We haven’t seen that happen yet:

But much more dubious — in fact, raising questions of character — is his abandonment of a solemn promise to run his general election campaign with public funds if his Republican opponent did.

Obama still says he favors public financing and he even claimed with a straight face that his collection of hundreds of millions of dollars from small, private donors — along with a lot from big donors, too — actually constitutes public financing.

From this episode — which probably matters only to political insiders — we learn that Obama is a politician of … shall we say, flexible principles. Pastor Wright told us as much before Obama disowned him, although the pastor certainly deserved to be disowned.

Then there’s his position on the North American Free Trade Agreement, which he said during the primaries — and continues to say on his campaign Web site — should be renegotiated. But lately he’s said that statement was “overheated.”

It seems he wants it both ways — satisfying the anti-free-trade AFL-CIO on the one hand and a passel of pro-trade New York investment bankers on the other.

To be fair, Obama is hardly the first politician to attempt to be all things to all people.  However, he ran on the explicit promise that he was not that kind of politician, and that he despised that kind of politics.  That was the trade-off, Obama claimed, for his lack of experience; he was therefore not infected with the dreaded Beltway Disease.  Without that immunity, Obama becomes just another politician — and a greenhorn one at that, with no track record of success as a legislator and no experience as an executive or in the military.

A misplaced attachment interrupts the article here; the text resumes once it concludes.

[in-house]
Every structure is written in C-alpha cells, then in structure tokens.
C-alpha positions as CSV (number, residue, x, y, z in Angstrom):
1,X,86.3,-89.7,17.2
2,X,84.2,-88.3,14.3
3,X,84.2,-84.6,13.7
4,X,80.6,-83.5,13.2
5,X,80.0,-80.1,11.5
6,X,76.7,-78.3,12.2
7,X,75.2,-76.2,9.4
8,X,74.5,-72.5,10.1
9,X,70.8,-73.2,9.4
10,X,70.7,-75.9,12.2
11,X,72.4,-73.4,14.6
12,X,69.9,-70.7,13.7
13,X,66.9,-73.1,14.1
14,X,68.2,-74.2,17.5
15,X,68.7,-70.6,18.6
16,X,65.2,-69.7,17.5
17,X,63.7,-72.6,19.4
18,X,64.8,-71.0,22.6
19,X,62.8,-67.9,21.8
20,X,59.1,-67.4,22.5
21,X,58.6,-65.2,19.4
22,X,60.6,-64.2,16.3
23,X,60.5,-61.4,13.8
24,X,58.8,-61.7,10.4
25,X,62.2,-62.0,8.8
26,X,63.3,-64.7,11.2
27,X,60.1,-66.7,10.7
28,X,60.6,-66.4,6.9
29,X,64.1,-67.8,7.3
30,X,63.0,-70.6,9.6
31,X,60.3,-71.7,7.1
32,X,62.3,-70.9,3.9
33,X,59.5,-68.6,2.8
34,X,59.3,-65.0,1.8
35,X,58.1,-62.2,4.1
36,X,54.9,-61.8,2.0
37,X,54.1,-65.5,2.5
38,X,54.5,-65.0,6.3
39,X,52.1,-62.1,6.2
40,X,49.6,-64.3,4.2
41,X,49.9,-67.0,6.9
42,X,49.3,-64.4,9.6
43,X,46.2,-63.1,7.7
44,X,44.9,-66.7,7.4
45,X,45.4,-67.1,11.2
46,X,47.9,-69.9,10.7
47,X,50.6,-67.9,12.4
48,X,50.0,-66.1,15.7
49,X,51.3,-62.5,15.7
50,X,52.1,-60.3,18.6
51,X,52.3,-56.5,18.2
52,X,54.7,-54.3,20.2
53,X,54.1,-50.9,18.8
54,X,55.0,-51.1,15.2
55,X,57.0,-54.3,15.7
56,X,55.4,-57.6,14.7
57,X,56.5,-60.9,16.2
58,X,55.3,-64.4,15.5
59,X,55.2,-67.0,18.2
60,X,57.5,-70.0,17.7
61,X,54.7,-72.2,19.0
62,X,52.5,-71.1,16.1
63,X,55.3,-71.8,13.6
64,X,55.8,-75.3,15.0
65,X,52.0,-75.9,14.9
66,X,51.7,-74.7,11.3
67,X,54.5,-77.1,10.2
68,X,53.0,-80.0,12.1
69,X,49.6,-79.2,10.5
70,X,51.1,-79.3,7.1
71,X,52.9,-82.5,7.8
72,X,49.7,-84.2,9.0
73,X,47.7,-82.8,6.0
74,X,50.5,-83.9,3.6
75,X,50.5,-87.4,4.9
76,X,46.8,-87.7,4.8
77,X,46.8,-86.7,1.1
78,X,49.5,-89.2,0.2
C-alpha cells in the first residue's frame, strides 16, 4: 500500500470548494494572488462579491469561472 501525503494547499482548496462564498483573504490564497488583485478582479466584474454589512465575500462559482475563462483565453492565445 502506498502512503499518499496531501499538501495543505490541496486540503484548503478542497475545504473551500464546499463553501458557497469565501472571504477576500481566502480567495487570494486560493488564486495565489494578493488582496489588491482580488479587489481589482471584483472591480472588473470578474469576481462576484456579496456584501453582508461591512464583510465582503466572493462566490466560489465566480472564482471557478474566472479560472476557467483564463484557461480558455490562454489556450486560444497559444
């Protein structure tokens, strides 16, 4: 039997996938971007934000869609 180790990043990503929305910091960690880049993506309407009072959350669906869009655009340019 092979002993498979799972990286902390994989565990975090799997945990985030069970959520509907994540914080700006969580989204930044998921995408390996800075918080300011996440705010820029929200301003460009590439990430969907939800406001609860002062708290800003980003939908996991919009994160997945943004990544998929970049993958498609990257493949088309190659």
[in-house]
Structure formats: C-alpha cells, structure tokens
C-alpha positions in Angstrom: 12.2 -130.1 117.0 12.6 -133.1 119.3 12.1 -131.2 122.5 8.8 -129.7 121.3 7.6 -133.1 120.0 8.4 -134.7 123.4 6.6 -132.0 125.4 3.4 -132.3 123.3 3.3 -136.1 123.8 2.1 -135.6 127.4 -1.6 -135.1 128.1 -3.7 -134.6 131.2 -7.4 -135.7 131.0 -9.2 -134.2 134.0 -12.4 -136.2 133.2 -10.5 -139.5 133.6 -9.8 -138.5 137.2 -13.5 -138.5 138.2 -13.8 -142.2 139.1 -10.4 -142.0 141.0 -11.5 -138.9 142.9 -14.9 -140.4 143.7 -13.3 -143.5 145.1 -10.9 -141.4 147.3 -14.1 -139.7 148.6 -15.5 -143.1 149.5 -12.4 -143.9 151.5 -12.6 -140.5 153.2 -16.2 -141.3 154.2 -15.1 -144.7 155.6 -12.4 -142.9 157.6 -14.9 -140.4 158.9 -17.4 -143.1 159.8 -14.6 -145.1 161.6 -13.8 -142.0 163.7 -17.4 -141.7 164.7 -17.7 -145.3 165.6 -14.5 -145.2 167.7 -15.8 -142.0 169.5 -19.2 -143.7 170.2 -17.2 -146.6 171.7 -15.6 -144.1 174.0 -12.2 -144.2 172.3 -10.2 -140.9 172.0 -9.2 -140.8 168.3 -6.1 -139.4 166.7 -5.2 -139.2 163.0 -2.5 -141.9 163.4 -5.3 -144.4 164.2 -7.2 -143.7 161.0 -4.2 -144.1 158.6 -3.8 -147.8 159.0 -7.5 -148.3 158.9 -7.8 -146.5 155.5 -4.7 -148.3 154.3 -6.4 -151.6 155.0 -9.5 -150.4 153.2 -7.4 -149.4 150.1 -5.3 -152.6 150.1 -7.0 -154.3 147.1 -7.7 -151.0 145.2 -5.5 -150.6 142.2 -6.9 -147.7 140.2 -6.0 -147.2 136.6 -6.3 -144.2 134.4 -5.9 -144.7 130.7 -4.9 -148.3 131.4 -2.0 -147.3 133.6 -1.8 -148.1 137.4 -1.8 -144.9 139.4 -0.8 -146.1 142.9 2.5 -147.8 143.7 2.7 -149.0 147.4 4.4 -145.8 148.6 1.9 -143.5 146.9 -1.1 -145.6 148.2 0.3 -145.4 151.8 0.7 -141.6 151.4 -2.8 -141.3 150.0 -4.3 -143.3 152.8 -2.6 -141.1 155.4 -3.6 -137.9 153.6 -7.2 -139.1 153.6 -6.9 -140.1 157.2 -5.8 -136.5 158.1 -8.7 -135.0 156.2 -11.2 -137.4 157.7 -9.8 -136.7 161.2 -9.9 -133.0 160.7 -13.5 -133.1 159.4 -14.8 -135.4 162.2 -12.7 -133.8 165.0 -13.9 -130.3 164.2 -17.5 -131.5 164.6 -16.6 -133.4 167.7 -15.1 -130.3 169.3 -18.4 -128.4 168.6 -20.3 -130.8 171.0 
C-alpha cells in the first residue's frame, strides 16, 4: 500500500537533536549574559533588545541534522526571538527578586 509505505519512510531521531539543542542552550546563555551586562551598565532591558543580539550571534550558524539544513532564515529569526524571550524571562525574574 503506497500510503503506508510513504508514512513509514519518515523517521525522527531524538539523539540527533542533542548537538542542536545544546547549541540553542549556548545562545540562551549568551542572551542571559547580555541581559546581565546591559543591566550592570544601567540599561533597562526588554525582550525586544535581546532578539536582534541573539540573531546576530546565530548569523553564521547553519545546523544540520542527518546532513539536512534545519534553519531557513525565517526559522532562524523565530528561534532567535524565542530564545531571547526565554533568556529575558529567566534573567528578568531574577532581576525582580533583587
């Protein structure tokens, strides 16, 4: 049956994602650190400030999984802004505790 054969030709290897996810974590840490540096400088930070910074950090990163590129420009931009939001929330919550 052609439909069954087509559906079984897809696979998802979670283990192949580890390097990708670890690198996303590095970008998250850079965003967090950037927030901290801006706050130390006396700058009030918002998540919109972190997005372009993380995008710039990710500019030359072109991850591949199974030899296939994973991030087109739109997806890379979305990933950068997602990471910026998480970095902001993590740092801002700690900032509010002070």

The reversal on public financing may be the worst, as it speaks directly to character and principle. If Obama’s main theme has been change, reform has been the largest part of that theme.  Public financing, he assured people throughout the primaries, was a bedrock of that reform.  Yet he abandoned it, and lied about the reasons for doing so. Contrast that with John McCain, who refused to abandon his support for the Iraq war when it appeared it would doom his presidential campaign — or when McCain refused early release from his torturers in Viet Nam to get a break over those captured before him.

Not only did that reveal a lack of character, but it may have also revealed poor political calculation.  His fund-raising has dropped 20% or more each successive month since his peak in February, to the point where McCain outraised him in May.  Obama now has to spend time raising money when he should be campaigning, and he also has to compete with the Denver convention committee and Hillary Clinton’s debt-retirement tour.  McCain has it relatively easy, with the RNC raising ten times as much as its counterpart.

Kondracke wonders whether Obama will change course on Iraq and complete his journey to the center.  He calls it unlikely, but he believes the media has to start asking tough questions from Obama on his other course changes to determine whether Obama has the character to be President — or whether he’s a snake-oil salesman adjusting his pitch for each audience.  That may be as unlikely as Obama changing party affiliation.  Thursday, July 10, 2008




By Bob Gorrell




By Charles Johnson

Here’s the genuine photo from Iran’s missile test, showing the reason why it was altered: because one of the missiles failed to launch.

The Photoshopped version for comparison:

UPDATE: Another of the photos released by Iran turns out to have been taken last year; Kamangir has the scoop: Iranian Missile Drill: Pictures do not Lie!


By Charles Johnson

In the US, “country club” prisons are usually reserved for white collar, non-violent criminals.

In the home of our friends the Saudis, country club prisons are for mass murderers—as long as they were murdering in the name of Islam: Perks of penance for Saudi jihadis.

In a small compound on the outskirts of Riyadh, the Saudi government is exploring new ways to combat extremism.